Pardon Our Progress: High Ceilings in Low A?

(Endy Rodriguez is pictured.)

Yesterday’s Bradenton game in Clearwater (against Dunedin, which is using the Clearwater Phillies’ ballpark until the parent club clears out of theirs) was great for me on a couple of counts.  It was the first minor league game I’d seen in person in nearly two years.  And the Marauders are loaded with very young players, the vast majority of whom stand a legitimate chance of turning into real prospects.

Not only that, but there aren’t many players on the team that I’ve seen previously.  Usually by the time players get to full season ball, I’ve seen them at Pirate City or with one of the short season teams.  This time, of 13 players who appeared in the game, the only ones I’d seen before were Sammy Siani, Jase Bowen, Norkis Marcos and Domingo Gonzalez.

So you can understand if I get a little too excited about seeing this team.  But in a general way, which I’ll go into here, it seemed different from what I’ve used to seeing for a while.  The Bradenton team has a lot of players with loud tools.  And it’s very young; the position players are easily the league’s youngest while the pitchers are average.  The team is not the usual collection of potential future slap-hitting utility players and fourth outfielders, and middle relievers.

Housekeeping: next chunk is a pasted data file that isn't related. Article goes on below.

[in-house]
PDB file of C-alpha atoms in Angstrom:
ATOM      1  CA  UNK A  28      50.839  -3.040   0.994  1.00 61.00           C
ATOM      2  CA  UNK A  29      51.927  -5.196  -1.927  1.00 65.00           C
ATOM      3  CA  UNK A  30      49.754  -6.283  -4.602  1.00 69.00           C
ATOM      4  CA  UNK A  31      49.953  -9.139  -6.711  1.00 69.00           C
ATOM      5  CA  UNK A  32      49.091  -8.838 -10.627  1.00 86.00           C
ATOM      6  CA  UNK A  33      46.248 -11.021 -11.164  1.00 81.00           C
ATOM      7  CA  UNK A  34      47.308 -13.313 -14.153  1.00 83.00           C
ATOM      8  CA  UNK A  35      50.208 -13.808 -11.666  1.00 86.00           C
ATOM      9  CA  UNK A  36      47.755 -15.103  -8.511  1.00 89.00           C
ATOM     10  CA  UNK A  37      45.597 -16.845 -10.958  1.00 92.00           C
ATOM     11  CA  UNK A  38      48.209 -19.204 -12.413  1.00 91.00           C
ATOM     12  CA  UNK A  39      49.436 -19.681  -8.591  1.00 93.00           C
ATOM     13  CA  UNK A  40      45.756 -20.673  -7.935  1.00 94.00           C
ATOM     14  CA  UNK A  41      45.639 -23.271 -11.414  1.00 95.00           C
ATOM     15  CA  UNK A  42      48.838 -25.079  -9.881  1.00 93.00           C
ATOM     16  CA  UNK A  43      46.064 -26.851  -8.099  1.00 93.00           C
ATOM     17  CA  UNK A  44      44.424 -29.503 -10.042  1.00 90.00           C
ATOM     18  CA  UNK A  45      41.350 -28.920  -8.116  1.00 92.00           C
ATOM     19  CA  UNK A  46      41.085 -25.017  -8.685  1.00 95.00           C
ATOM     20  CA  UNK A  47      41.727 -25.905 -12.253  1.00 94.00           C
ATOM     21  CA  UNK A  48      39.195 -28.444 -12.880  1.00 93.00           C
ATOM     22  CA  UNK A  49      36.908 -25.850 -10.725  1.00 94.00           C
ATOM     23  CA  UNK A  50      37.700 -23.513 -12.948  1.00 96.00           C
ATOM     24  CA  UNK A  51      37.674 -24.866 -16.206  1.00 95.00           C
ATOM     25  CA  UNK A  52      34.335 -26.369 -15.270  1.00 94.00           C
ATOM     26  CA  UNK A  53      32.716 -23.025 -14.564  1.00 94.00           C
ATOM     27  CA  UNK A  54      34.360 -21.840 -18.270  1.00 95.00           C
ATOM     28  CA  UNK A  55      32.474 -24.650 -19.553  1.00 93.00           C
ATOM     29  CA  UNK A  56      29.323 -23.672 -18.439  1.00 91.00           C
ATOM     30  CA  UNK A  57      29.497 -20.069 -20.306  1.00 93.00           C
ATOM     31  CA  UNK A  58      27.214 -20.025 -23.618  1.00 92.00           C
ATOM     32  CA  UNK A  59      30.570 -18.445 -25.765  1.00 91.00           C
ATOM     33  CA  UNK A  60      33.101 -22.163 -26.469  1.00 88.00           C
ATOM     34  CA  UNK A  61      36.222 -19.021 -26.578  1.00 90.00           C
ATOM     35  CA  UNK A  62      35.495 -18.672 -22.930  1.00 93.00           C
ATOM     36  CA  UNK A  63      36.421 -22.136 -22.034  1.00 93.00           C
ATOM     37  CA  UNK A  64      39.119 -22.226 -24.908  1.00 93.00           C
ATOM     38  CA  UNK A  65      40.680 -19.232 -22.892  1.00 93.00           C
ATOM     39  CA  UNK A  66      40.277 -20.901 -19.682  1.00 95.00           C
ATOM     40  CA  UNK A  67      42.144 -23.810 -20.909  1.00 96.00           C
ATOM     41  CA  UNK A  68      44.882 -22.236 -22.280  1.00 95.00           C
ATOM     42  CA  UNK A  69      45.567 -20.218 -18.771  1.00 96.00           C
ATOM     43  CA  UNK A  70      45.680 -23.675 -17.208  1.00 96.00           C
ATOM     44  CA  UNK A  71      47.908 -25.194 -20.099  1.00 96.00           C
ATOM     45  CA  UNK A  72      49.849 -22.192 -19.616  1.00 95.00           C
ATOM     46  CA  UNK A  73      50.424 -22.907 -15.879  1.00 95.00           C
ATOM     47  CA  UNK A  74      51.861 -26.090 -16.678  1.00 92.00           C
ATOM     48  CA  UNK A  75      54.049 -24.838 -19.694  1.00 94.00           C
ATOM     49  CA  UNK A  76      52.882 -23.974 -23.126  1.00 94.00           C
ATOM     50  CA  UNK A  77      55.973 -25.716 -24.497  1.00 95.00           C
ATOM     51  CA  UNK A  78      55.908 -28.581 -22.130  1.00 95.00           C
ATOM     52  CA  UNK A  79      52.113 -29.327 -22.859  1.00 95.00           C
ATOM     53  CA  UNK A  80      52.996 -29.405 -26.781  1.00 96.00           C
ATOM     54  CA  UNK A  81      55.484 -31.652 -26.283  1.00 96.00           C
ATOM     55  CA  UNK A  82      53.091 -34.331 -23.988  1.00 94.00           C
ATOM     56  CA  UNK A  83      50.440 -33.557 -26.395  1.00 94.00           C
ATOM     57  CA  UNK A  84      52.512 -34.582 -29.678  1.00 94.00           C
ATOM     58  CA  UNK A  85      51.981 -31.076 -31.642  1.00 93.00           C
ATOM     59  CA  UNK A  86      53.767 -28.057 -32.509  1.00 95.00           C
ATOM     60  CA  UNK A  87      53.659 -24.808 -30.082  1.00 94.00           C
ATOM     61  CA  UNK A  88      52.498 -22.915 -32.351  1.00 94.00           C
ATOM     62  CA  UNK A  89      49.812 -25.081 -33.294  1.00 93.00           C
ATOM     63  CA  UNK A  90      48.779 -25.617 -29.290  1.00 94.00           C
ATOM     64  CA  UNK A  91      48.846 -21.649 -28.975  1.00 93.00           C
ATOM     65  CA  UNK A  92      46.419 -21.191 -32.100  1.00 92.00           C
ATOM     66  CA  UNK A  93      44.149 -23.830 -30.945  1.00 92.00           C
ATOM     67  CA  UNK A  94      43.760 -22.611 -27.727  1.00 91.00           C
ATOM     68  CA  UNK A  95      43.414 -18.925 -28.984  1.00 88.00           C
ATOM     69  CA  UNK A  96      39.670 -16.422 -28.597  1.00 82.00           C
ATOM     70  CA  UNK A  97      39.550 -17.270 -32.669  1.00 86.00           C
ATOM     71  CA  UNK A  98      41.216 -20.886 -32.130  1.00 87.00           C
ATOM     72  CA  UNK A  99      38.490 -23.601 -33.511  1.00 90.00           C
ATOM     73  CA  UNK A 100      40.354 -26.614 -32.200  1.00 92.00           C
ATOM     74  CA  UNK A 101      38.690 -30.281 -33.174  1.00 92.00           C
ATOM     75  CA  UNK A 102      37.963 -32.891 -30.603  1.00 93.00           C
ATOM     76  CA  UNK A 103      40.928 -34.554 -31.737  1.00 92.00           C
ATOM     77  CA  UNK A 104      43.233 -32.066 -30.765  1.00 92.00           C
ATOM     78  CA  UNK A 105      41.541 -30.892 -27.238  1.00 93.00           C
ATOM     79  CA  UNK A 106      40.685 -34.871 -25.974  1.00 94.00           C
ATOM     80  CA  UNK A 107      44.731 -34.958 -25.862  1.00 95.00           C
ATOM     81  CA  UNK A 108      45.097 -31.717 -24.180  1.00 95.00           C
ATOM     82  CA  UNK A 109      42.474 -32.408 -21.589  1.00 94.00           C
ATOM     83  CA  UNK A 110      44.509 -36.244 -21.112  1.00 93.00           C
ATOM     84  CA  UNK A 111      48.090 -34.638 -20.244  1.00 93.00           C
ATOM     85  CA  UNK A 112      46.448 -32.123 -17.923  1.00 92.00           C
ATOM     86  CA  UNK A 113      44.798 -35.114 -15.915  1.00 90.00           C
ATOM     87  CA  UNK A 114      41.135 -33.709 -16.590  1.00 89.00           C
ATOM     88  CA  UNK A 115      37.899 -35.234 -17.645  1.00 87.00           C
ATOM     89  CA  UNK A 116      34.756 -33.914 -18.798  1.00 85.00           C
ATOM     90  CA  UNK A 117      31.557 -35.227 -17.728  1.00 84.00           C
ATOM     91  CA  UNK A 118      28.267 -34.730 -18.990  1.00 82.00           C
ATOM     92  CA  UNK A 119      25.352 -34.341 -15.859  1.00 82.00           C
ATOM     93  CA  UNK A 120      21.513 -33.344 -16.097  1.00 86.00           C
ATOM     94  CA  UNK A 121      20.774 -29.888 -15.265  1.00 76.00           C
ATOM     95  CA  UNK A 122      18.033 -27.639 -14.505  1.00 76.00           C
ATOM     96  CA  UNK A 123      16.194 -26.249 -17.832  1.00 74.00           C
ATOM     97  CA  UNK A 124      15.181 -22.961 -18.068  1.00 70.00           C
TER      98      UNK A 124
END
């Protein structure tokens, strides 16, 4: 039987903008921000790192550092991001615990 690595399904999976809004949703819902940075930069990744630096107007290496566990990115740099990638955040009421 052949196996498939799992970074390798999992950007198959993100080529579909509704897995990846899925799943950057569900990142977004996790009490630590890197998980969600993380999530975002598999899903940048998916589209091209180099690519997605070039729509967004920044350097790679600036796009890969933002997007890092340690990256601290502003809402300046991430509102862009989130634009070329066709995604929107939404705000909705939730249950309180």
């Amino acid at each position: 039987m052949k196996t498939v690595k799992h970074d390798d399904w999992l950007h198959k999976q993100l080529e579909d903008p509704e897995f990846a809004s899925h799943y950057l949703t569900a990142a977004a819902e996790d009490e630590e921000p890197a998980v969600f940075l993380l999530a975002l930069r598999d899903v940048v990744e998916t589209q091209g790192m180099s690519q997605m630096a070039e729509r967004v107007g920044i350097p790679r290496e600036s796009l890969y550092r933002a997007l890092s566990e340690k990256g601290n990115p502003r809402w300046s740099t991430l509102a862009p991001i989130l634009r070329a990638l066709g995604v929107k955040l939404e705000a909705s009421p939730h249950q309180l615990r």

To start with, there’s a lot of speed.  One of the fastest players, Hudson Head, wasn’t in the lineup, but Sergio Campana and Jasiah Dixon may be the two fastest players in the system.  They’re tied for the league lead with 23 steals while getting caught only twice.  Yesterday, they stole six bases.  Campana has a steal of home this year and, when he and Dixon reached third, they both seemed to be seriously looking for a chance to head home.

Of course, speed is useless by itself on offense, at least at higher levels.  In low A, I’ve seen offenses subsist on infield hits and defensive bumbling.  But these guys look to drive the ball.  The Marauders are third in the league in slugging.  The top hitting team by far is Tampa, but their hitters are also the oldest by far.  The second team in SLG, Daytona, also has significantly older hitters than Bradenton.

Siani is especially interesting.  I saw him play several times in the GCL two years ago and I don’t think I saw him hit anything hard.  Yesterday, he had a home run, a double and a long drive to center that was caught.  He’s clearly looking to turn on the ball to generate some power.

There’s a downside, of course.  The Marauders take a lot of pitches, while looking for one to drive, and get into a lot of bad counts as a result.  That was especially a problem for Dixon yesterday, and to a lesser extent for Siani.  The team walks and strikes out a lot, nearly 14% of plate appearances for the former and well over a quarter for the latter.

The hitting patterns on the Marauders are part of the overall trend in baseball.  How it’ll work out in the end remains to be seen.  But at least I don’t get the impression of the Pirates — at least looking at them in the lower minors — as The Team That Time Forgot.

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